Quinn Snacks, a mission-driven snack company, has announced the relaunch of Family Farmed Pop-at-Home Kernels, available directly on the Quinn website. The renovation of the Popcorn Kernels will drive forward the company’s mission to make real change to the food system through ingredient transparency and sourcing partnerships with farmers working to advance regenerative agriculture. 

The Popcorn Kernels are grown and packaged on McKaskle Family Farm in Braggadocio, MO. Steve McKaskle, fifth-generation farmer and soil health pioneer, has been integrating regenerative farming principles such as minimizing soil disturbance, maximizing biodiversity, and reducing synthetic inputs on his land for close to 30 years. The Popcorn Kernels are packaged in a 35% post-consumer recycled pouch. The packing is done less than a quarter mile from the farm in a building that previously housed the town’s bank. 

“At Quinn we have always believed transparency is the most powerful force for good in the food system. Partnering with the McKaskle family has given us the opportunity to share everything about where and how our popcorn kernels are grown and packaged,” said Kristy Lewis, Quinn founder/chief visionary officer. 

“It’s been an honor to learn from Steve and his family while working on this new product,” said Grace Dennis, sustainability and sourcing manager at Quinn. “For nearly 30 years, the McKaskle’s have been dedicated to promoting soil health and they continue to experiment with innovative approaches to regenerative farming.”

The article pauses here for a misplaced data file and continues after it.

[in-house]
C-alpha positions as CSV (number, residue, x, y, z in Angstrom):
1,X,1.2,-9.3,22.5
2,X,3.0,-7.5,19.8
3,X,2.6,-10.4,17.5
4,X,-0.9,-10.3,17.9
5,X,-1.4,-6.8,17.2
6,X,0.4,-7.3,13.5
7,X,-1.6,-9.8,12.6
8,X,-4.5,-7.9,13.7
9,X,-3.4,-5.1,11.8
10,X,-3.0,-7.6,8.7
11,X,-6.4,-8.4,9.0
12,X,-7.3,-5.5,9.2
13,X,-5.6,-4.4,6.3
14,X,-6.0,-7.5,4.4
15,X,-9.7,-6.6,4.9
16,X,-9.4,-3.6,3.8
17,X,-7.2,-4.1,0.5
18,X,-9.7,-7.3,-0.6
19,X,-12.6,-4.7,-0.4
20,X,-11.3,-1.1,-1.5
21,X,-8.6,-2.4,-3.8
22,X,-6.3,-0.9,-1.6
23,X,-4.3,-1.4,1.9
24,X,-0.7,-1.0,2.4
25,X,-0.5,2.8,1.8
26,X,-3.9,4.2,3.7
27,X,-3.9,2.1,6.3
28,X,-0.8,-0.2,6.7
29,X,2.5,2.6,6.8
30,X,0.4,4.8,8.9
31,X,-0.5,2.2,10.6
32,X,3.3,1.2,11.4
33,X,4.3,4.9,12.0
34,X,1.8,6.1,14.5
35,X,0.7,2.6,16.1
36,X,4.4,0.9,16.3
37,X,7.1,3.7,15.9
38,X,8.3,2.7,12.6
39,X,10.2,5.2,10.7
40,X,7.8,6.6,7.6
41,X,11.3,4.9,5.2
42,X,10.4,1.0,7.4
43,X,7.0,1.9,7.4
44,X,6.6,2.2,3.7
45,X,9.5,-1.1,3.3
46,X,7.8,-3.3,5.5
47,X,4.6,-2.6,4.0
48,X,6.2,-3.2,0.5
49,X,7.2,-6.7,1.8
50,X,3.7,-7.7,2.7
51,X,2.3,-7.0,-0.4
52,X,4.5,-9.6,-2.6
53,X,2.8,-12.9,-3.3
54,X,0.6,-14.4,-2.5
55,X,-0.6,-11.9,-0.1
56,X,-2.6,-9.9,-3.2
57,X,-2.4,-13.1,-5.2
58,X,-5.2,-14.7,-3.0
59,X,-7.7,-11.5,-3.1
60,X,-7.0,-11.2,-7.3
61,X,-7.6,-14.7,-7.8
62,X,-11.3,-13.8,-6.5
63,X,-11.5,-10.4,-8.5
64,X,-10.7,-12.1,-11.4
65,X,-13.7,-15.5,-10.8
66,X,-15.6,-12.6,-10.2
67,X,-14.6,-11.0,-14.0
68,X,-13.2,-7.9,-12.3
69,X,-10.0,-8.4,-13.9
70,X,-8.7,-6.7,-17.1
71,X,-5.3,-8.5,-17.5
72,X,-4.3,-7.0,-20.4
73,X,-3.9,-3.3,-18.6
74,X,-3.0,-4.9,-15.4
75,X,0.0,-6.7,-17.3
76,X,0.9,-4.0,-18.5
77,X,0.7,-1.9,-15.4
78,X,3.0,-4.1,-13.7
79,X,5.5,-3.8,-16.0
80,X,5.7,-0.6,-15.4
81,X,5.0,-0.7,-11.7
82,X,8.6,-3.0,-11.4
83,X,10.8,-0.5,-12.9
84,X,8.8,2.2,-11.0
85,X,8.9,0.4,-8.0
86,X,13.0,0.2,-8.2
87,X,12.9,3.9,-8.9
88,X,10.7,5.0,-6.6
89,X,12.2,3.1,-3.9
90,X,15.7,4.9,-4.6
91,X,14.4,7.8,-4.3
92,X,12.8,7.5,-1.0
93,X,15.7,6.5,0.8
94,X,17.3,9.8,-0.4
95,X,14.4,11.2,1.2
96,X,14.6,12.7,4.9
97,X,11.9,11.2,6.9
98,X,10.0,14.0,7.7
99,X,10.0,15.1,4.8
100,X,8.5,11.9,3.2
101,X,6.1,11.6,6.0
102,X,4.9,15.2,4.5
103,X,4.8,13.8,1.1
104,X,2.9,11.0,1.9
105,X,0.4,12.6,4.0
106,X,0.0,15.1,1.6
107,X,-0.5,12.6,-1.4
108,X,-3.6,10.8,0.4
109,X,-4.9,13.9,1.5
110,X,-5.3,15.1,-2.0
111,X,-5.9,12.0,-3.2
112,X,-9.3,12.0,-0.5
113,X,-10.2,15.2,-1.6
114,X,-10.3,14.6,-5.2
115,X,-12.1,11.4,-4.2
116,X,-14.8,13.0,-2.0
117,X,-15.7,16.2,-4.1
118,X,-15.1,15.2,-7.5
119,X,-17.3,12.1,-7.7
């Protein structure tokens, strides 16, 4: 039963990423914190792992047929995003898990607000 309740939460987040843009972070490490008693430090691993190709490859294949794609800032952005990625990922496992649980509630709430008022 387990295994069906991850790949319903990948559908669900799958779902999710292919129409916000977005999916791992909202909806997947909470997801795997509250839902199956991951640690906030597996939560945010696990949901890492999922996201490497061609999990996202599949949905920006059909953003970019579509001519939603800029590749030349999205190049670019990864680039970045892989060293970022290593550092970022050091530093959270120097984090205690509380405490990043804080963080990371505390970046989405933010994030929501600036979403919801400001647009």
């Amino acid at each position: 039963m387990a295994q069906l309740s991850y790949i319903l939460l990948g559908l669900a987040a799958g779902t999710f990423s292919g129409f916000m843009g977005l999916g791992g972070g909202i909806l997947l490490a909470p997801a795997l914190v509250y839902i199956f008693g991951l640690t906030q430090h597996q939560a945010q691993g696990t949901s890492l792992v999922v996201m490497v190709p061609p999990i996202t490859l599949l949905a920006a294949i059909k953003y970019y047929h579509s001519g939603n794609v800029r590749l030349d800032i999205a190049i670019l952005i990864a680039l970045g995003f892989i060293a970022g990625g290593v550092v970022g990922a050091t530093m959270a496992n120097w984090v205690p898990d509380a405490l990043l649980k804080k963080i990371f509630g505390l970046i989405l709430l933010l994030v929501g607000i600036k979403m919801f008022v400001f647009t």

In December of 2021, Quinn was selected to participate in the Boulder County Food & Beverage Pollution-Reduced Packaging Pilot, an EPA-funded pilot program assisting the transition to pollution-reduced and sustainable packaging formats. Through this pilot, Quinn worked with experts at packaging and sustainability consultancy RRS to evaluate the environmental impact of the previous multi-layer gable top carton packaging and identify lower impact alternatives. This analysis ultimately guided the transition to a 35% post-consumer recycled stand up pouch. While the previous carton could be recycled in some curbside programs, the transition to the lighter weight pouch resulted in an approximately 60% reduction in greenhouse gas emissions through its lifecycle.

"Food and beverage manufacturers have a critical role to play in tackling the climate crisis. We are thrilled to see Quinn’s innovation and leadership in this space as they integrate their learnings from the pilot into developing more sustainable packaging," said Susie Strife, Boulder County director of sustainability, climate action, and resilience.

The 28-oz. pouch of Popcorn Kernels is sold as a stand-alone item on the Quinn website. Also available, just in time for the holidays, is Quinn’s new Popcorn Bundle which contains the 28-oz. pouch of kernels, nine popcorn seasoning packets, and a microwavable popper.

For more about Quinn Snacks, see "Snacks reimagined—Quinn Snacks, 2017 Snack Producer of the Year" on the SF&WB website.